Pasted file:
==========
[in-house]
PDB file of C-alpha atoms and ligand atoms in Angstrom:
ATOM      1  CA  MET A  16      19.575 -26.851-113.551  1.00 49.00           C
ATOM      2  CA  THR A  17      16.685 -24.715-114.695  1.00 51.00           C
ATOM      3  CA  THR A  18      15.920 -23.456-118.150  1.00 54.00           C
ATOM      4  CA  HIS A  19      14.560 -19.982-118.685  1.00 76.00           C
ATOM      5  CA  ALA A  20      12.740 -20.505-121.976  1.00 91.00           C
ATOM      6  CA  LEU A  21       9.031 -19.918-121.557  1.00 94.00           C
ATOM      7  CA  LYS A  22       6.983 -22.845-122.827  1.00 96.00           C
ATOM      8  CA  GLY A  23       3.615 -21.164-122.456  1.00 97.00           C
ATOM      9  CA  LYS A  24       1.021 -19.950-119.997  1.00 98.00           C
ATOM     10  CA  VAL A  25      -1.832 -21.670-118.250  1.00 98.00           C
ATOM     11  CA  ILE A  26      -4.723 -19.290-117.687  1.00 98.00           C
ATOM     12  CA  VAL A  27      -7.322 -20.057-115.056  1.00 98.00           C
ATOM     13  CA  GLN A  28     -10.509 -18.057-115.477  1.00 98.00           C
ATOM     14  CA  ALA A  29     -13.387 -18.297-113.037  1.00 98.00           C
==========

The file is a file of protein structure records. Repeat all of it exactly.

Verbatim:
[in-house]
PDB file of C-alpha atoms and ligand atoms in Angstrom:
ATOM      1  CA  MET A  16      19.575 -26.851-113.551  1.00 49.00           C
ATOM      2  CA  THR A  17      16.685 -24.715-114.695  1.00 51.00           C
ATOM      3  CA  THR A  18      15.920 -23.456-118.150  1.00 54.00           C
ATOM      4  CA  HIS A  19      14.560 -19.982-118.685  1.00 76.00           C
ATOM      5  CA  ALA A  20      12.740 -20.505-121.976  1.00 91.00           C
ATOM      6  CA  LEU A  21       9.031 -19.918-121.557  1.00 94.00           C
ATOM      7  CA  LYS A  22       6.983 -22.845-122.827  1.00 96.00           C
ATOM      8  CA  GLY A  23       3.615 -21.164-122.456  1.00 97.00           C
ATOM      9  CA  LYS A  24       1.021 -19.950-119.997  1.00 98.00           C
ATOM     10  CA  VAL A  25      -1.832 -21.670-118.250  1.00 98.00           C
ATOM     11  CA  ILE A  26      -4.723 -19.290-117.687  1.00 98.00           C
ATOM     12  CA  VAL A  27      -7.322 -20.057-115.056  1.00 98.00           C
ATOM     13  CA  GLN A  28     -10.509 -18.057-115.477  1.00 98.00           C
ATOM     14  CA  ALA A  29     -13.387 -18.297-113.037  1.00 98.00           C